In the middle of nowhere
Corcelles is located in the northern corner of Vaud, on the border of the enclave on the south bank of Lake Murten. Agriculture predominates in the Broye valley. Animals are everywhere and at home in this village idyll. Slightly off the beaten track and almost under a road bridge live Barbara Knutti and her husband. On our arrival, the vet is still fussing around her dog Loki. "He's only 5 months old and very playful – I'm still training him", she smiles. Originally from Biel/Bienne, she grew up with animals ("My father was a hunter") and feels very much at home in the Broye countryside. "We're close to everything that makes live worth living; the people here celebrate the live-and-let-live principle – that's fine by us", she relates in a relaxed manner. In Corcelles Barbara Knutti has managed a veterinary practice for the past 20 years. "At one point, four vets were working for me – now that my husband has retired, I'm cutting down on my workload and once again running my business as a one-woman operation."
Animals and love
Barbara Knutti did not become a vet by chance. "I knew that's what I wanted to be when I was six years old", she smiles. Today, she specialises in the field of gynaecology, and has continued her professional development accordingly. "Each year I attend international congresses – in 2020 subjects ranged from the reproduction of snakes, via poultry to hippopotami. I was particularly interested in the retrieval of egg cells from horses and cattle." One of the most important discoveries made by Barbara Knutti: "In veterinary medicine, it's not just about the animal – the human aspect also has to be considered. We always work on behalf of the animal owner. When dealing with livestock, this means that our work affects the economic situation of the owner. With a pet, it's the emotional value that the animal has for the owner that's important. And ultimately we have an ethical obligation to the animal. A love of animals on its own is not enough to become a vet." For Knutti, her job is a vocation: "I've experienced a lot and had insights into many things. Both empathy and detachment are required at the same time. That's what really fascinates me." And "Veterinary medicines are my bread and butter – I think that we should all approach the use of drugs very responsibly."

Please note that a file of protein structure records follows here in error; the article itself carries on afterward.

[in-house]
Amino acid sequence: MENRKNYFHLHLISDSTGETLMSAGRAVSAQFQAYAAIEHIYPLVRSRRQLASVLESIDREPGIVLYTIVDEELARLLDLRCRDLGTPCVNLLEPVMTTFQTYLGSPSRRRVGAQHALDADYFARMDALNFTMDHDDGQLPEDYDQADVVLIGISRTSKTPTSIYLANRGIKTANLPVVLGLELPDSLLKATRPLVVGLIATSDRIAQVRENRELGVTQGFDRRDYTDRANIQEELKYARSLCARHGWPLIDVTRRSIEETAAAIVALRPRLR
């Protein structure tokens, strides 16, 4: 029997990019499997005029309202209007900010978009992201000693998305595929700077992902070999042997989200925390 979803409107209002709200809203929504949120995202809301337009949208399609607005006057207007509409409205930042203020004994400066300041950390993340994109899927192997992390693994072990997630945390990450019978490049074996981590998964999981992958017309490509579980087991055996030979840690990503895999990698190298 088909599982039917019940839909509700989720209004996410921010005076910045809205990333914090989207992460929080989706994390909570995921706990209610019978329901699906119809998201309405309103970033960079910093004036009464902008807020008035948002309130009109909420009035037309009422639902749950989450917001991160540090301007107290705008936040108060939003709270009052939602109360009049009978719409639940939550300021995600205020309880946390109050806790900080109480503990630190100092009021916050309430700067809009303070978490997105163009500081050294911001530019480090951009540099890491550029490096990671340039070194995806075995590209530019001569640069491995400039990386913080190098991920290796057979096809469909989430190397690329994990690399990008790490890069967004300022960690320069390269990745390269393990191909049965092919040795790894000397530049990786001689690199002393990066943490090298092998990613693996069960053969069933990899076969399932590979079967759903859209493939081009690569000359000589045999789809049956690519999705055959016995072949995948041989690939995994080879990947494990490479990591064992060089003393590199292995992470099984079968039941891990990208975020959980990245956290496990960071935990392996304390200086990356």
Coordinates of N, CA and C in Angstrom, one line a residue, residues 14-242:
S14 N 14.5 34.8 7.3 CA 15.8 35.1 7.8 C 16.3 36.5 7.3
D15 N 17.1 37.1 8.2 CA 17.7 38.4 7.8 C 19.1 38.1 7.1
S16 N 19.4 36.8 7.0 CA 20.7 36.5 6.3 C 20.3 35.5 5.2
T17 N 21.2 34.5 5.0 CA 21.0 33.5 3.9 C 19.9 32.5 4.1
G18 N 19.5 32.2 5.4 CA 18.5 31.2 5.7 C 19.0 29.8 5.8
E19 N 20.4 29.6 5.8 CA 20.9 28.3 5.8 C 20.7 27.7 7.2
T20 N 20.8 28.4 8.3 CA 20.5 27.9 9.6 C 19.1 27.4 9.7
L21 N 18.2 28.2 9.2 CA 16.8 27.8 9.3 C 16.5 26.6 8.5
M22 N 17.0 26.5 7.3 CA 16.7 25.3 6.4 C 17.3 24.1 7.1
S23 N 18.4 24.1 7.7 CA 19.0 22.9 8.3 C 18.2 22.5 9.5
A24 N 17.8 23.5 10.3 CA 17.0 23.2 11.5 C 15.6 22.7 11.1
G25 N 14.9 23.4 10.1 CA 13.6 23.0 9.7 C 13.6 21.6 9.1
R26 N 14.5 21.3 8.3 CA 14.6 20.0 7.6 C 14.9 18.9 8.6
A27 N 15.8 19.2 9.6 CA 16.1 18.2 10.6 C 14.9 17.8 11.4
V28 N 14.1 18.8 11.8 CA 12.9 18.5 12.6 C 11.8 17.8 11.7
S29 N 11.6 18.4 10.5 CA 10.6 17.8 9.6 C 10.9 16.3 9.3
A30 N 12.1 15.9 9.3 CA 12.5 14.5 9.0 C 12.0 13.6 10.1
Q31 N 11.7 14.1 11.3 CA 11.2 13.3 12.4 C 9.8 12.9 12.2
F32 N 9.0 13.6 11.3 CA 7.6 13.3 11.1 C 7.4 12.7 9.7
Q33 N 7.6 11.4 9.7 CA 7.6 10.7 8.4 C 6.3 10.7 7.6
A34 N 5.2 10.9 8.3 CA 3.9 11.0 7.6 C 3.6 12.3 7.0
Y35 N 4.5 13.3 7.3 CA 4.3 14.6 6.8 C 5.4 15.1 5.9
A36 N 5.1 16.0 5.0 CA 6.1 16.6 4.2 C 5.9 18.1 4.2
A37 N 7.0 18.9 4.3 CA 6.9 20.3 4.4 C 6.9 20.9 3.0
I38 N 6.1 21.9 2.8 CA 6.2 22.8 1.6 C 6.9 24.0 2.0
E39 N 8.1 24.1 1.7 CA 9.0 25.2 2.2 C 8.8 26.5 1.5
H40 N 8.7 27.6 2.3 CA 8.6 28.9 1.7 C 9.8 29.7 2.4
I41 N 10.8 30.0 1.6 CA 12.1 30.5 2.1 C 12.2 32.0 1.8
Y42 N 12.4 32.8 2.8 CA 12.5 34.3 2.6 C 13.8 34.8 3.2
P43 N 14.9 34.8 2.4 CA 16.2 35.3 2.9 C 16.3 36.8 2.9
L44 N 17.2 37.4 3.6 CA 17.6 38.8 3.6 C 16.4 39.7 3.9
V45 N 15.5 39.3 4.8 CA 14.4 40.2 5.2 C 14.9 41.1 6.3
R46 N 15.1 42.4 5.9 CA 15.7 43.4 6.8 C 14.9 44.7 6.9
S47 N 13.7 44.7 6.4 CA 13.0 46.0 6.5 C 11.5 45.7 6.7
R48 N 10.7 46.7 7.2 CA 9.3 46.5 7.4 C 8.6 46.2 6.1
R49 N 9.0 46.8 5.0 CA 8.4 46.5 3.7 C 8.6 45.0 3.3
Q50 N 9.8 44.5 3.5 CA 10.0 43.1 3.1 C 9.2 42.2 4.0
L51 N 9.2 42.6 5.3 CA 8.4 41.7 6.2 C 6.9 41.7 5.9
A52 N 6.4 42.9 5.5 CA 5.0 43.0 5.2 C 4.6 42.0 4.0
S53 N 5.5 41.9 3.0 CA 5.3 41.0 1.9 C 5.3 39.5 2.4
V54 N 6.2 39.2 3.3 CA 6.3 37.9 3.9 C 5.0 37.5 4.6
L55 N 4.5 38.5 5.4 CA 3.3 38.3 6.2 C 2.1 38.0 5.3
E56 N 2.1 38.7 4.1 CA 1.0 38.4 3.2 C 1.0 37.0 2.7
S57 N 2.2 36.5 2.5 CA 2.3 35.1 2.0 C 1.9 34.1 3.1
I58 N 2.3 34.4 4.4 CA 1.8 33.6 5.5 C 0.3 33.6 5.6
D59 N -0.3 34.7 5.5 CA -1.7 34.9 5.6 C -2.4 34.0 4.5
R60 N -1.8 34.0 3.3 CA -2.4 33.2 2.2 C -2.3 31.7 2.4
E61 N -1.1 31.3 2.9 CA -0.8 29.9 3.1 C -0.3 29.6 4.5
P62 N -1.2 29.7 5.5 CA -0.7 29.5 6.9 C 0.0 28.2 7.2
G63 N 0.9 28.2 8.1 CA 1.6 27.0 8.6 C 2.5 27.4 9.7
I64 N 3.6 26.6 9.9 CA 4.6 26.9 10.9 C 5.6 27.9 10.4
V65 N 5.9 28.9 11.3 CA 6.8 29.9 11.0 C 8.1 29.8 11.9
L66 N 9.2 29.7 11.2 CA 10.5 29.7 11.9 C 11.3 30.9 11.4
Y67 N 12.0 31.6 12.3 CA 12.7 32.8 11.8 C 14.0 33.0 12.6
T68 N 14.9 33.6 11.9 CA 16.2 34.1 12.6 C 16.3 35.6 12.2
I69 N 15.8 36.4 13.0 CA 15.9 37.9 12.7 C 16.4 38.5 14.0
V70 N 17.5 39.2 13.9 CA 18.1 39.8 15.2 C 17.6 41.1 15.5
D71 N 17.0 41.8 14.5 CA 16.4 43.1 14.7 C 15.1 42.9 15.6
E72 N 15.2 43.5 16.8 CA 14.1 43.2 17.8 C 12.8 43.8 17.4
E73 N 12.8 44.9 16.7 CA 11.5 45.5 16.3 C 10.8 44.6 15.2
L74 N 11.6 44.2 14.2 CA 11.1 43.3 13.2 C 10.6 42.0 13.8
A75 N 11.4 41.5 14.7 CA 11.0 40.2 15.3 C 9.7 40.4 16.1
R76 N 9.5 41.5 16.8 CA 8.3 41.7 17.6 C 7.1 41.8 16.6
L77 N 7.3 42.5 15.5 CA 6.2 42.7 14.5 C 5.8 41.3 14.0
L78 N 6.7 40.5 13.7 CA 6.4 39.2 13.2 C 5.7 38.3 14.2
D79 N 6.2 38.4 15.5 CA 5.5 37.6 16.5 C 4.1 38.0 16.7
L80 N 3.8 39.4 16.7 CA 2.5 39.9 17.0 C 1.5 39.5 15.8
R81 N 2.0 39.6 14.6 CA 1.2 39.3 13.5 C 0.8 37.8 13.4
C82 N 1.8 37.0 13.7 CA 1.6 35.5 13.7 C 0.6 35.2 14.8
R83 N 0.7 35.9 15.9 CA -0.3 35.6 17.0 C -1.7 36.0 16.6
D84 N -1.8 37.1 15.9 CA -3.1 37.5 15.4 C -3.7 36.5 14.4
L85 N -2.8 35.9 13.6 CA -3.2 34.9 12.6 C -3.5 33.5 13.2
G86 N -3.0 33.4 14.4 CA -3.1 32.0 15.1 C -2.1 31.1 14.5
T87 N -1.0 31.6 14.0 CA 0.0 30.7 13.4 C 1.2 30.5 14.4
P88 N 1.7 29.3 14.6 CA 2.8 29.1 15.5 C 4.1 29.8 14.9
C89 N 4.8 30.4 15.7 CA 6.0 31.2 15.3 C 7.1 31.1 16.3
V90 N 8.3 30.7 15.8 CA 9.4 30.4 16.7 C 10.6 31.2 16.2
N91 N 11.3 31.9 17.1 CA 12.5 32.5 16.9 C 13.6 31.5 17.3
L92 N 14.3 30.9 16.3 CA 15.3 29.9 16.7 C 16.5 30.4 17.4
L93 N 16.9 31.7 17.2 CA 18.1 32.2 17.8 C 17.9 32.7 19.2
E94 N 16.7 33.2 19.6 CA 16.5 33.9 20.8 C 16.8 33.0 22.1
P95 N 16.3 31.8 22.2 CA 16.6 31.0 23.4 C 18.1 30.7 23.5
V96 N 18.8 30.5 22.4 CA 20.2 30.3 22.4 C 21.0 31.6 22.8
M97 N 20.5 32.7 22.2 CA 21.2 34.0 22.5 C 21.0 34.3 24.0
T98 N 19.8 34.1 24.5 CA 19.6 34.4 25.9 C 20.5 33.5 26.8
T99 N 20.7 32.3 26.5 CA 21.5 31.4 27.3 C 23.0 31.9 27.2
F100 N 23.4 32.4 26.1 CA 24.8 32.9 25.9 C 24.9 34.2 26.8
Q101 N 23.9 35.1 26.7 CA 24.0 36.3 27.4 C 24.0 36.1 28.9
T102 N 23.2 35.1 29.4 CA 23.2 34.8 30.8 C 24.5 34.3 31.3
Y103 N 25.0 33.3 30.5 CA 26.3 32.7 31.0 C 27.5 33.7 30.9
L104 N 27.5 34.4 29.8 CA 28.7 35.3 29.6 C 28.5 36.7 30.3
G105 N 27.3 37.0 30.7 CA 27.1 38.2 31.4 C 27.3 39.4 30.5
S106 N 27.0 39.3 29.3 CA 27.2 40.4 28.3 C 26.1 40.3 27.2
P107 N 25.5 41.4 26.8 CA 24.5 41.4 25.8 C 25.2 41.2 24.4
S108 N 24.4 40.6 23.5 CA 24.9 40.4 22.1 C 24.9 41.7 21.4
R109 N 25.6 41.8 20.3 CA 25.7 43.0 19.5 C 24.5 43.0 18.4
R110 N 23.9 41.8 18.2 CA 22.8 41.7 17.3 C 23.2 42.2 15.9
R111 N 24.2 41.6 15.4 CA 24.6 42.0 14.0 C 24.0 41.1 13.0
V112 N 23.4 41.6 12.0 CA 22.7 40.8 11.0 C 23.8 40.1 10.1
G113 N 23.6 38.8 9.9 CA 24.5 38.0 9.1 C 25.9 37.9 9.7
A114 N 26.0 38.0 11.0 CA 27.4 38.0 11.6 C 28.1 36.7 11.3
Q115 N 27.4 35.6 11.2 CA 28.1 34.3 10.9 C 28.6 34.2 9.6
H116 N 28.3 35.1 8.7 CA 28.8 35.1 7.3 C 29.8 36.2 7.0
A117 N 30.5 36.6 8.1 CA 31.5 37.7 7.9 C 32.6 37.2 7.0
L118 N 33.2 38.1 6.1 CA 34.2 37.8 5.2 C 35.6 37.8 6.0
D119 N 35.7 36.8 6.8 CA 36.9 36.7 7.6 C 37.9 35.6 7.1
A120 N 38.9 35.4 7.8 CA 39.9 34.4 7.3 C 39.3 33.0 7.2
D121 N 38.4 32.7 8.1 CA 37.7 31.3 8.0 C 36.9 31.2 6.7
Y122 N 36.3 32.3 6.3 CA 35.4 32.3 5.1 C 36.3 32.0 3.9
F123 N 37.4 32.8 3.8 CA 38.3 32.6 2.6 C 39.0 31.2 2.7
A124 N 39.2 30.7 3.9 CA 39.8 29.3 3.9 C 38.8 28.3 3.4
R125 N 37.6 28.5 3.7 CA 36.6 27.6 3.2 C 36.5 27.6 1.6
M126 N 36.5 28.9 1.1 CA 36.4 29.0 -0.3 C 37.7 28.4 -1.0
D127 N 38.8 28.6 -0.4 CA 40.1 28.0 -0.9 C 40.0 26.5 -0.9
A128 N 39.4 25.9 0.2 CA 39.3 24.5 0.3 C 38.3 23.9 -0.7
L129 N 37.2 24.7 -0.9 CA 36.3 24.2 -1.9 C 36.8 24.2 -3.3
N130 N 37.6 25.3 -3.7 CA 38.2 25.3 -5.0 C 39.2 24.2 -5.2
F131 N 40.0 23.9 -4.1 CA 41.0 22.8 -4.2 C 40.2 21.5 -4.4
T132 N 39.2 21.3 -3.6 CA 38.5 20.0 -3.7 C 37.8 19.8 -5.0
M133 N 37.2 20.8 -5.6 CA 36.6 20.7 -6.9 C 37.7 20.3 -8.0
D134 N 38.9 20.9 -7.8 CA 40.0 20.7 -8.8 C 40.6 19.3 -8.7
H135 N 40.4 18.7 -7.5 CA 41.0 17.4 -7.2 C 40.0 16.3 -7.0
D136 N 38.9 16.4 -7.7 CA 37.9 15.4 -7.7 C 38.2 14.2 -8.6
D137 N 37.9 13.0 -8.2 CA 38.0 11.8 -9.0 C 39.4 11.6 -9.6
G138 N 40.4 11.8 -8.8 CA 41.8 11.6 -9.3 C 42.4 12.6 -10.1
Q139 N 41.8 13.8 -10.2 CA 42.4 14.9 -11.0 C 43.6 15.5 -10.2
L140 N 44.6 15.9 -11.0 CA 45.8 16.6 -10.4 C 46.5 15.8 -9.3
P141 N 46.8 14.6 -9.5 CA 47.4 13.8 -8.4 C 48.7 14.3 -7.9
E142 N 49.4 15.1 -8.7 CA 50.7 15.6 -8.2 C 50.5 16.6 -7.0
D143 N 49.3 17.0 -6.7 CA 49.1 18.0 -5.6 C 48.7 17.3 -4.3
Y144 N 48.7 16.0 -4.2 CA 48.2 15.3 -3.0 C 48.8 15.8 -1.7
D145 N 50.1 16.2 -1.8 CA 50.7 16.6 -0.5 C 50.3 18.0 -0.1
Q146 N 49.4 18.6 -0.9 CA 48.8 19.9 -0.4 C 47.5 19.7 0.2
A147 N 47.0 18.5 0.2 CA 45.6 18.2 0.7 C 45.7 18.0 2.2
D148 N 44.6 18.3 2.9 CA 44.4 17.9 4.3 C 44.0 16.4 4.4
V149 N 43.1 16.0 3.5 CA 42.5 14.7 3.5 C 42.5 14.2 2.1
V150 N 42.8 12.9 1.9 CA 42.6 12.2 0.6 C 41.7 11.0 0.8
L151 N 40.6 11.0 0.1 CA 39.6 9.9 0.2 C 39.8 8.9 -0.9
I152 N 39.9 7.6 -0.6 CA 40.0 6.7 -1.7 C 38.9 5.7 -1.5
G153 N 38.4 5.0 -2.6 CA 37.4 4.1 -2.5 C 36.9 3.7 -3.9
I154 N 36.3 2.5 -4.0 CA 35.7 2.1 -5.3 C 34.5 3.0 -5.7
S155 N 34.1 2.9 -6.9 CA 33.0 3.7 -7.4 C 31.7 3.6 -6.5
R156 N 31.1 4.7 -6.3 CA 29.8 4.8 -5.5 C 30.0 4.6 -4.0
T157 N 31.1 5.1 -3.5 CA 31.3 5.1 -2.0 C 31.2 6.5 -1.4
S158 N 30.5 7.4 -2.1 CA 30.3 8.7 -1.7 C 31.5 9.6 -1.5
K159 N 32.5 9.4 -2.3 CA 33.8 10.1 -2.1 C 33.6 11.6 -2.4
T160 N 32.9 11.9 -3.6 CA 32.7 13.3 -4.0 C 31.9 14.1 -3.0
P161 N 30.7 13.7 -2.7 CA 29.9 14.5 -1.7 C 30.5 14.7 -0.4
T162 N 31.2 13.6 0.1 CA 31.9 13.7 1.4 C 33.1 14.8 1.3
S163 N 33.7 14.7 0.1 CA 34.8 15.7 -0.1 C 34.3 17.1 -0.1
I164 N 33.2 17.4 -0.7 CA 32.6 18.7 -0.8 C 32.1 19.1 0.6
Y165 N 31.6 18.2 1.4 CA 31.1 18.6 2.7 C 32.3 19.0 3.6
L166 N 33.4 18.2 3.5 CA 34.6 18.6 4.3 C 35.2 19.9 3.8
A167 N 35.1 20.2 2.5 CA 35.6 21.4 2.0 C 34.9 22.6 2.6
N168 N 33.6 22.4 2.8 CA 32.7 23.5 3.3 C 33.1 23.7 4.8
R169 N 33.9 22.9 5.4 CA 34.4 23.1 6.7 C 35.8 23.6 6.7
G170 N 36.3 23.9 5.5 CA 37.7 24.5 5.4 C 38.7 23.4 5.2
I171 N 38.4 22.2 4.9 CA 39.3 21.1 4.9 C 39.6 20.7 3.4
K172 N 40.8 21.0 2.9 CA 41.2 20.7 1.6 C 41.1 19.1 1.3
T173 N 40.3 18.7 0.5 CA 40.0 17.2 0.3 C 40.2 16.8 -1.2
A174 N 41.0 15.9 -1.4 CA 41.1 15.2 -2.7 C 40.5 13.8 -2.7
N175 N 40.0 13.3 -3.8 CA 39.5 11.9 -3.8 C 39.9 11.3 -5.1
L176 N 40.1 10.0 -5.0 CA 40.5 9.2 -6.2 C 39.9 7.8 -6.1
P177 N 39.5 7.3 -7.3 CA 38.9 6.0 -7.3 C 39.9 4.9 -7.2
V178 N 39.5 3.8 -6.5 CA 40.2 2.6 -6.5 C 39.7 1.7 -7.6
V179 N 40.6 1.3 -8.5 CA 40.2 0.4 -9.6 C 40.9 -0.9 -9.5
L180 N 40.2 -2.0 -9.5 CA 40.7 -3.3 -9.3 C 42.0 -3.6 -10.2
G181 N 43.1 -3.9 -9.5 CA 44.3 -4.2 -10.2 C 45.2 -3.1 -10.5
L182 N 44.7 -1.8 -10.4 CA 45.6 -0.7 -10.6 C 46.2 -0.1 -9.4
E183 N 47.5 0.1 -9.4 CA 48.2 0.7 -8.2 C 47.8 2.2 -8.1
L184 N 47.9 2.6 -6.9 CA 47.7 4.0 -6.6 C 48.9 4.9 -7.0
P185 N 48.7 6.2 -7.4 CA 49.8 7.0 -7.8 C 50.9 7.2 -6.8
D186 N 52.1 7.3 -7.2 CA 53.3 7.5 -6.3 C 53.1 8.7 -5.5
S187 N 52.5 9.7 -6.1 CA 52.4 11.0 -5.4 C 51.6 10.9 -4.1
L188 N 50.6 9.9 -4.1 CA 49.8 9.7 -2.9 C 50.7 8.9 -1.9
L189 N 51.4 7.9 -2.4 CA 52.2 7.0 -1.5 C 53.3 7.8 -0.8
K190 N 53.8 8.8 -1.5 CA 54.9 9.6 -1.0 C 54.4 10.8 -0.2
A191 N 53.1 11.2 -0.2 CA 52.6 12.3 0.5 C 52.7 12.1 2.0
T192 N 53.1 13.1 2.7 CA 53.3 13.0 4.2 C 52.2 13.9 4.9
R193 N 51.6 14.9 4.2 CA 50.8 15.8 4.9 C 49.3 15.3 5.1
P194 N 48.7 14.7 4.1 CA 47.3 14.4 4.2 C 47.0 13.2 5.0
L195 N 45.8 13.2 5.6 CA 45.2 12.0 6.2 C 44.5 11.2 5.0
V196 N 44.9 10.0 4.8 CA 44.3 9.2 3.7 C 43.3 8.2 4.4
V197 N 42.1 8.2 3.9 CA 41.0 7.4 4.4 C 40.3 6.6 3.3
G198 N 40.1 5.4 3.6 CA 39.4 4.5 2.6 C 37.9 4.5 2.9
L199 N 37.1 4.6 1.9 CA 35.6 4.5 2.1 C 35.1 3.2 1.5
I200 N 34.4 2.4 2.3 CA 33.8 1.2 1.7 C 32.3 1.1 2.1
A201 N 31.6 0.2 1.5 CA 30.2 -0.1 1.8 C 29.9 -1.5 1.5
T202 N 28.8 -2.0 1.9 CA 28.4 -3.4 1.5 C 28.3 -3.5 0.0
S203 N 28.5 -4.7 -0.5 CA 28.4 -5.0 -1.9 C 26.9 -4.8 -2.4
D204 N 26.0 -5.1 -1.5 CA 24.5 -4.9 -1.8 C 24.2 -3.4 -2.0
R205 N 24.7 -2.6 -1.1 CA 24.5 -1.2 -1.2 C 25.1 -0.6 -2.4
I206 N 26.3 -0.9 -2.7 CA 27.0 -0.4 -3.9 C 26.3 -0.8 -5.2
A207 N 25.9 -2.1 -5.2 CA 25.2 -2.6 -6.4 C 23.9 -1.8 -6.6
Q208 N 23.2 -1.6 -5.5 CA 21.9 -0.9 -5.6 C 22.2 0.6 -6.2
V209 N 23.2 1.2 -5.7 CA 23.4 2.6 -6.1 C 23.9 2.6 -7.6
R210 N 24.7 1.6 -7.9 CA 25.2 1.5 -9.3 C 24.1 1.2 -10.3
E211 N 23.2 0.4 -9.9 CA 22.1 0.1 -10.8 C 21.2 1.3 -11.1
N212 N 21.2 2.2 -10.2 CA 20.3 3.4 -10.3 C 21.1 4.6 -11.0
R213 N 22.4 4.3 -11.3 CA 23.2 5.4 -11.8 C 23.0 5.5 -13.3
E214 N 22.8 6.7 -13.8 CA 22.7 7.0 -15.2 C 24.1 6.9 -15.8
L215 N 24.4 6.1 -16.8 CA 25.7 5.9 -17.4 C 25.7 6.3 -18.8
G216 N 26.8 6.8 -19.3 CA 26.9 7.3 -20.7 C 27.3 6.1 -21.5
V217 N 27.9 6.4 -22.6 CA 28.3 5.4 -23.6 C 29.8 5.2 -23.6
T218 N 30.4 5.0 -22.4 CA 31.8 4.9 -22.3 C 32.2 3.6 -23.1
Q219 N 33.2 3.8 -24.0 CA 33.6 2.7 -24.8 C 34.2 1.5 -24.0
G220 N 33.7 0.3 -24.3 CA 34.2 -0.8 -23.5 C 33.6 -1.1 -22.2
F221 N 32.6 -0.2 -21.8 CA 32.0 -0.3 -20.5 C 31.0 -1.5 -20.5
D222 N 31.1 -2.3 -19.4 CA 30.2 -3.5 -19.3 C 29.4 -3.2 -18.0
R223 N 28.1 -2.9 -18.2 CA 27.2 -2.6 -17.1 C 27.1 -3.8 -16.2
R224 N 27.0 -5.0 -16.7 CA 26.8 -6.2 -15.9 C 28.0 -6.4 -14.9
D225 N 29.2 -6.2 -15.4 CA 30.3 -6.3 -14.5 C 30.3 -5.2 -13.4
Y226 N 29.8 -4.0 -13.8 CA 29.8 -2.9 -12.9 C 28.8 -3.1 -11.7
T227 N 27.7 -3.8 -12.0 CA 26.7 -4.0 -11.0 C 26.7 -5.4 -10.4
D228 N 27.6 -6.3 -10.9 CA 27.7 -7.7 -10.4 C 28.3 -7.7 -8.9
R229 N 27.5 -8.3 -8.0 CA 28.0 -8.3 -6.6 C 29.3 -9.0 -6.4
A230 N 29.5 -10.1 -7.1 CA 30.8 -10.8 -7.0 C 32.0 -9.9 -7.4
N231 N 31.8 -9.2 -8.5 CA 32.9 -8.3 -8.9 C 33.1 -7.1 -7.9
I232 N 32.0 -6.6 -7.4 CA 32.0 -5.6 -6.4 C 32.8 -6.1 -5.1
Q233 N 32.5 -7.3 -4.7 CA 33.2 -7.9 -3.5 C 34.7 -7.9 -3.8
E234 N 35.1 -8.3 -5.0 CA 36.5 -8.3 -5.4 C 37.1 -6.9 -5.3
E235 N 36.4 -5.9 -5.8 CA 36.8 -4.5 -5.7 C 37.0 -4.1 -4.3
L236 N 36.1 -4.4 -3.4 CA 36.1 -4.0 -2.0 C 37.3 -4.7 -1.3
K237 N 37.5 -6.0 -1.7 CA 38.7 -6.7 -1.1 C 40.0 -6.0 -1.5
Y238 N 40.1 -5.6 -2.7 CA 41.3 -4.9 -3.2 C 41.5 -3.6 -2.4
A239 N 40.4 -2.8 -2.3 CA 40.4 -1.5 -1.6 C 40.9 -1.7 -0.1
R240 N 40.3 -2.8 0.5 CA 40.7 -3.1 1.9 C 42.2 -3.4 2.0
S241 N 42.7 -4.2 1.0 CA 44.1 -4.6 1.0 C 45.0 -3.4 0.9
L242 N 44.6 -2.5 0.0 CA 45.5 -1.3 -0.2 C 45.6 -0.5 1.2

Focused and wide-ranging
The VMEC is an expert committee comprised of professionals with know-how from as many specialist areas as possible. Each member is appointed for a four-year term of office. It has to comply with the legal requirements and to cover all specialist areas. “That includes, for example, some very unusual subjects such as the anaesthesia of rodents or poultry, specific bacteria or the life cycles of parasites", explains the VMEC Chair.